Built on open-source software, in a transparent degen-ridden environment where activity is irreversible and without legal recourse, Defi is a honeypot of massive value that is laden with risk.
Existing at the intersection of finance and technology, DEFI has been heralded as the frontier of innovation and the solution to the woes of the traditional financial system.
Over the last few years, a tsunami of protocols and applications have come to market, harping on this promise, all claiming to provide some kind of unique value proposition that will enrich the lives of its user and protect them from the evils of legacy finance…
Assuming that these projects did have good intentions (which most of them don’t) the moat of informational asymmetry due to the complexities of the technology itself creates an enormous spread between truth, security, and reality. Moreover, DEFI inherits the underlying primitive of sovereignty from crypto, where the responsibility of asset ownership and management is entirely in the hands of the users, a level of responsibility that consumers have never been faced with.
While this noble, utopian mission has attracted the attention of people from around the world and drawn in hundreds of billions of dollars in TVL, it has not been able to express the full scope of potential implications during its development.
Even though all of the experimentation that has been taking place has flooded networks with more value, the level of security in the industry has not changed at all. (arguably, with Ethereum moving to POS it might have even degraded).
Therefore the only genuine way to protect yourself and your assets from the whirlwind of fuckery that is monitoring your wallets and trying to steal your money is by equipping yourself with knowledge.
Sure, it may not sound sexy. But if you can understand the fundamental touchpoints that can cause financial ruin, you will be far more emotionally prepared and most likely much wealthier.
So without further ado, let's put into focus how genuinely broad and varied the surface area of risk in DEFI really is.
MEV (Maximum Extractable Value)
Ah, the good ole art of on-chain extortion.
MEV is a contentious topic in the world of crypto. Perhaps nowhere more so than in the DEFI sector.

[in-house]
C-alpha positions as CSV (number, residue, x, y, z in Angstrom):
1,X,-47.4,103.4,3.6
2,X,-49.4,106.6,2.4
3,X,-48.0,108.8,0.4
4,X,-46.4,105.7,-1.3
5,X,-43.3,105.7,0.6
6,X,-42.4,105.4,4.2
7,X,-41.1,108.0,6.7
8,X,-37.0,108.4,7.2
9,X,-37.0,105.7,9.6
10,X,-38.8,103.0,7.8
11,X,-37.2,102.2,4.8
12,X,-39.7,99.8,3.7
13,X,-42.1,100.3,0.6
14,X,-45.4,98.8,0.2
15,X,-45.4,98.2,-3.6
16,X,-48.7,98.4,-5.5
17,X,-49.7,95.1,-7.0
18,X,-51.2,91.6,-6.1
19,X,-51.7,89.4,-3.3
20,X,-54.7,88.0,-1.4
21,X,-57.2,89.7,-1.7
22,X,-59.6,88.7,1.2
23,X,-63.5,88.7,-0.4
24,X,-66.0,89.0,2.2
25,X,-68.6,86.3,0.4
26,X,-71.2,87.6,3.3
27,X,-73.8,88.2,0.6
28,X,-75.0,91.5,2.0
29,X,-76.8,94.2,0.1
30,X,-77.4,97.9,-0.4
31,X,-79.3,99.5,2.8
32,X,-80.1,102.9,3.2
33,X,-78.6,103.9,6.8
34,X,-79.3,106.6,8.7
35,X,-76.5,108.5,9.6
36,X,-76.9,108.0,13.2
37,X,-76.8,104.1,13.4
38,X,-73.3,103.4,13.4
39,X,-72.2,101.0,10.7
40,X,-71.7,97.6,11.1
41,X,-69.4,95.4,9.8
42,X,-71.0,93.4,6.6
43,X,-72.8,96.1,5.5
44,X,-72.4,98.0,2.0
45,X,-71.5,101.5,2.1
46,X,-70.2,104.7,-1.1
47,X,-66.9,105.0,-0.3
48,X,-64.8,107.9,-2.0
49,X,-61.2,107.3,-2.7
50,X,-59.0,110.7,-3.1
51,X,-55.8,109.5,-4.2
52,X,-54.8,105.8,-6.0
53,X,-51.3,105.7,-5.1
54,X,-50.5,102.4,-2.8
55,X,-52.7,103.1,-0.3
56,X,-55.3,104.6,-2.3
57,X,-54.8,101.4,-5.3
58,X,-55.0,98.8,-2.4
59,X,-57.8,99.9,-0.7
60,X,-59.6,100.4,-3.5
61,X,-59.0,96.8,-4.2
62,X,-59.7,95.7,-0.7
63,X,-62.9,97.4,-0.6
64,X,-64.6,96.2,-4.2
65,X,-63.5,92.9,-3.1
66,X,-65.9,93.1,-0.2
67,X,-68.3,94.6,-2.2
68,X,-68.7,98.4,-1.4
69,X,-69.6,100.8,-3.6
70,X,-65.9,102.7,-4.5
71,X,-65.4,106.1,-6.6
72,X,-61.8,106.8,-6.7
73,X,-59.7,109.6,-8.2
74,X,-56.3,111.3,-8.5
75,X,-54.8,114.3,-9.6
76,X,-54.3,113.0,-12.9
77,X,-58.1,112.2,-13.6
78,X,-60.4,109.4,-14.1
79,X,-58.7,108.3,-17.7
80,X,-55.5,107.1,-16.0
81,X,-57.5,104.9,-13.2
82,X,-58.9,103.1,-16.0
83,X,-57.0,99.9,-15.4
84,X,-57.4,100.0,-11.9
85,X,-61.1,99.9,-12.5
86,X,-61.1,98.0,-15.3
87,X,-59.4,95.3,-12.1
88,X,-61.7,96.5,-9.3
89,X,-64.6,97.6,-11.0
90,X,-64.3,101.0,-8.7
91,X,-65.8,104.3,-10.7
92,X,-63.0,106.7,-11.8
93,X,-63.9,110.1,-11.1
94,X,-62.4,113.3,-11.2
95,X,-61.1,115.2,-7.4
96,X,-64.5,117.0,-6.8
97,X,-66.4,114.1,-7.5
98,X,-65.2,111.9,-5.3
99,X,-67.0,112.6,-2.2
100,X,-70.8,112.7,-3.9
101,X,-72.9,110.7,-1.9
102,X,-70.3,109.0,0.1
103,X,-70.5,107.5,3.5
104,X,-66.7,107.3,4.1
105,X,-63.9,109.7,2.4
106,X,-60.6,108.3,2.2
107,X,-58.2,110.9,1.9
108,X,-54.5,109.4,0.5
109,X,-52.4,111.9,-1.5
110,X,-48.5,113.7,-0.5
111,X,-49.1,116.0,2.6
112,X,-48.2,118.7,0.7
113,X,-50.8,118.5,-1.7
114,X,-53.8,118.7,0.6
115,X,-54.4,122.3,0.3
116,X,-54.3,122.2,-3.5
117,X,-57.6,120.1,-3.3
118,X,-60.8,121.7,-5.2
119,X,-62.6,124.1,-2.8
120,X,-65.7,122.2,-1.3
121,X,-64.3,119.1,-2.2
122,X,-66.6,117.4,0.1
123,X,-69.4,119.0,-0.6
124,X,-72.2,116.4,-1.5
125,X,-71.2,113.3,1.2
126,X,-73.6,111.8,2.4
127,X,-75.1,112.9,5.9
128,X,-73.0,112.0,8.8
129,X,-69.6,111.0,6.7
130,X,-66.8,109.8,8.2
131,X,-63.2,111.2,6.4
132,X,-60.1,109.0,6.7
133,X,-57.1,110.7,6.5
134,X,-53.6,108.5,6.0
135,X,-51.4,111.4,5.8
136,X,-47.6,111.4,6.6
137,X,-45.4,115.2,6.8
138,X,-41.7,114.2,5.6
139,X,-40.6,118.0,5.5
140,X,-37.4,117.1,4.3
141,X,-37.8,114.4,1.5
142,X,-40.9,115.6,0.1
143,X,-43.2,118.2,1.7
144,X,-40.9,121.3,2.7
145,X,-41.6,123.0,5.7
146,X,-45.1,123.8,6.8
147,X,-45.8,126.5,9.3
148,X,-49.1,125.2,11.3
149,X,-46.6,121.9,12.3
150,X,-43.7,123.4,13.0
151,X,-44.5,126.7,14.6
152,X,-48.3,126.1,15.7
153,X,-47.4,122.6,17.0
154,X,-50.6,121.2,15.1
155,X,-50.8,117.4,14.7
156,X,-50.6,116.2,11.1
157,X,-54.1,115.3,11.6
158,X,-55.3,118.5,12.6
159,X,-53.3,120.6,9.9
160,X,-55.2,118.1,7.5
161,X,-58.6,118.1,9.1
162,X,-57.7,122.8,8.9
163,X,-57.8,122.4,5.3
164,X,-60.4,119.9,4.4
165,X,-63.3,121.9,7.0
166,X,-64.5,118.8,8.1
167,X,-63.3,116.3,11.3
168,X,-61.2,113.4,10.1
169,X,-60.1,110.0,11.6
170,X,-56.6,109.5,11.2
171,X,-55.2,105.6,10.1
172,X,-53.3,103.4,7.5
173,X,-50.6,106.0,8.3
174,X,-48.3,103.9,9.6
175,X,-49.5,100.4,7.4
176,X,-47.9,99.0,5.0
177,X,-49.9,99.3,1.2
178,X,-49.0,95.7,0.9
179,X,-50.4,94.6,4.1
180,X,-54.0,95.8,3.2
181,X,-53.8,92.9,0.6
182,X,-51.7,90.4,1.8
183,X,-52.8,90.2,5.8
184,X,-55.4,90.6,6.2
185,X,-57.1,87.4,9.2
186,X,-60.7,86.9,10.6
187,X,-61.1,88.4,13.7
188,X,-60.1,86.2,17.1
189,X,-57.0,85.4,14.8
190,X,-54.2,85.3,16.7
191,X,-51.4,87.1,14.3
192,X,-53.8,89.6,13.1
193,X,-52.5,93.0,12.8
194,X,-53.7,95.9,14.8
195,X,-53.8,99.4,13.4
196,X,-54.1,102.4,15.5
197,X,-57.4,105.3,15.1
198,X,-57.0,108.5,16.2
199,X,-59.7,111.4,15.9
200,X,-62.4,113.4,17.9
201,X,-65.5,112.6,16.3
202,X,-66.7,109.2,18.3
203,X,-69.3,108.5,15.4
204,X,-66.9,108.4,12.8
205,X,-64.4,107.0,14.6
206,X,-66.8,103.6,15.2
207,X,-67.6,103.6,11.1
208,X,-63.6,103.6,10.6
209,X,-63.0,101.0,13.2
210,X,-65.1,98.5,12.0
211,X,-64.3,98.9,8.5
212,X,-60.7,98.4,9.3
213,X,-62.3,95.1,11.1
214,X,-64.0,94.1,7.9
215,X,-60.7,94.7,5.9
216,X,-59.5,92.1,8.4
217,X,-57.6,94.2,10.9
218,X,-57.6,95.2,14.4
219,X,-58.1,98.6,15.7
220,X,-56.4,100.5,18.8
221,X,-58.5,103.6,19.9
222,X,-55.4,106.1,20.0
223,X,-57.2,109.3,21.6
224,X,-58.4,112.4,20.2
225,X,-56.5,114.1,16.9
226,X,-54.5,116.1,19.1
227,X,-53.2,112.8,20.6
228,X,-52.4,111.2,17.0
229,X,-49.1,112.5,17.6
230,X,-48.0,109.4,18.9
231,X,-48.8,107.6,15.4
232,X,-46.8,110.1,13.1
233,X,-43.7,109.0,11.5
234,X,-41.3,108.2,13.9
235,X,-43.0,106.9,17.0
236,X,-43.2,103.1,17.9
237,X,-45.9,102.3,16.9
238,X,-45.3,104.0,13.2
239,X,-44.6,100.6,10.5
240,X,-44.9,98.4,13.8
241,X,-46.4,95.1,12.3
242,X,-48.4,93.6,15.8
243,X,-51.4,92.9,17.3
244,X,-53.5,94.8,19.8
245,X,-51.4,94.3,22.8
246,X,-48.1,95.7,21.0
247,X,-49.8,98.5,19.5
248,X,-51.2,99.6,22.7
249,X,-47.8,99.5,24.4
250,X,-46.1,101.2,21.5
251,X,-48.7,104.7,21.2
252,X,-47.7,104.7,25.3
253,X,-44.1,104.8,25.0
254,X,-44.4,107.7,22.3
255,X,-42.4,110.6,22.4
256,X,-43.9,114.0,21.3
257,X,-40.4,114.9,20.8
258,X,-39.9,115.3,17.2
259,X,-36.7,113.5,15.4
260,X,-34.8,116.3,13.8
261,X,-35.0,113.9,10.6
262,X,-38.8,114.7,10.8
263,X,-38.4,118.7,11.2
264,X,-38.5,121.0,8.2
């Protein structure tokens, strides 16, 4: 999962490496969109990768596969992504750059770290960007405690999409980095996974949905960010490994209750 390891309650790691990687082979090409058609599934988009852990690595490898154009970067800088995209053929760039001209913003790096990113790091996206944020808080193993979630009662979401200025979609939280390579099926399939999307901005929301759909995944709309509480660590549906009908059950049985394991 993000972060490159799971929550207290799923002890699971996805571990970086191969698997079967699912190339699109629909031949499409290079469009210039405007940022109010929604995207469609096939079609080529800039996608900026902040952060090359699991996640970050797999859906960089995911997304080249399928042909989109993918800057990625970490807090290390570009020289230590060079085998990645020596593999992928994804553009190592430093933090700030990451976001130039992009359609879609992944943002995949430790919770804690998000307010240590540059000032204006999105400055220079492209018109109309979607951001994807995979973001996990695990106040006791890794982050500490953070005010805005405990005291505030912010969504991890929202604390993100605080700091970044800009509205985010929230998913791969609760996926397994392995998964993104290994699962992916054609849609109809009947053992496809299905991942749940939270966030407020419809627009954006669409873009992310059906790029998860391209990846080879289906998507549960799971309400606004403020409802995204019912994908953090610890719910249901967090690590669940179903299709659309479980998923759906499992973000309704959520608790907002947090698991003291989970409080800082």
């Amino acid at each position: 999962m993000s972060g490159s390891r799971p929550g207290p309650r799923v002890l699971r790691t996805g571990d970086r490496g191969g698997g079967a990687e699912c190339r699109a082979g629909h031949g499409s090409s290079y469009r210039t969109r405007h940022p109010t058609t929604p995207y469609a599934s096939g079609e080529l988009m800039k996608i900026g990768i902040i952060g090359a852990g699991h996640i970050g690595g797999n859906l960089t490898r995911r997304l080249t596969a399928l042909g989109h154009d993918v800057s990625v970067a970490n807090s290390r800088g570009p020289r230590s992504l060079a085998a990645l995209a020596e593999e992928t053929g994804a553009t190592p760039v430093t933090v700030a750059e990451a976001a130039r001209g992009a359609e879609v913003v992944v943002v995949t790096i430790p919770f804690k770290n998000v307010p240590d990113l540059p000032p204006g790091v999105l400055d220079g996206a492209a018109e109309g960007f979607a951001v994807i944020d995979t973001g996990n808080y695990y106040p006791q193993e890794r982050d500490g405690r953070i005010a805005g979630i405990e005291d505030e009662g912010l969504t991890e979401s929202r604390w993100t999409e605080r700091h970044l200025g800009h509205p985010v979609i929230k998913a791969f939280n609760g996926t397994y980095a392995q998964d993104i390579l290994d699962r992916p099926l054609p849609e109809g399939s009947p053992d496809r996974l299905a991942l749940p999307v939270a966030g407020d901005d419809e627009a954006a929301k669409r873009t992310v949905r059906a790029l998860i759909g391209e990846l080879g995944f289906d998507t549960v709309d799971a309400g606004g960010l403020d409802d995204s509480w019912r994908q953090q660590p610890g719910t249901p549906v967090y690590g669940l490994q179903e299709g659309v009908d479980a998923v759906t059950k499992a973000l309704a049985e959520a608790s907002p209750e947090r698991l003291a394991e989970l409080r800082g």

Simply put, MEV is a botnet that is looking to front-run your transaction and squeeze out any potential excess value, that should trickle back to you. Imagine paying for a $17 shirt with a $20 bill and the clerk at the register told you there is no change because of the physical entropy he has to exert in order to manually organize the bills…
In DEFI, every single function from lending to trading is subject to MEV. These pretentious bots can reorganize/sandwich/delay your transactions, prioritize their own, and force you to miss opportunities. The best way to engage in on-chain finance is minimally; try to reduce the amount of interactions that must be done.
Given that DEFI protocols depend exist in blockchain environments that are not aware of information that exists outside of themselves, they need a method by which to get their data from somewhere.
This is done through oracles.
Oracles are the connective tissues between on-chain and off-chain data. They are pipelines that funnel information from the real world into the digital economy.
Whenever you go to an exchange like Uniswap and see the price of Ethereum, what is happening behind the scenes is that Uniswap is asking an Oracle network (chainlink) to quote you a price from trusted sources. That Oracle then scans/queries other venues that provide the requested data point (Binance, KuCoin, 1inch, etc) and provides a spot price to trade at.
In this process of receiving a request, going to find the request, and fulfilling the request, subversion exits in two general ways:
1) Origin of Data is corrupted.
The sources from which oracles get information collude to produce fake information or their servers are hacked and the data is spoofed. Chainlink might trust Binance for ETH price, but what happens if the information on Binance does something egregious (wicks the price 10x)?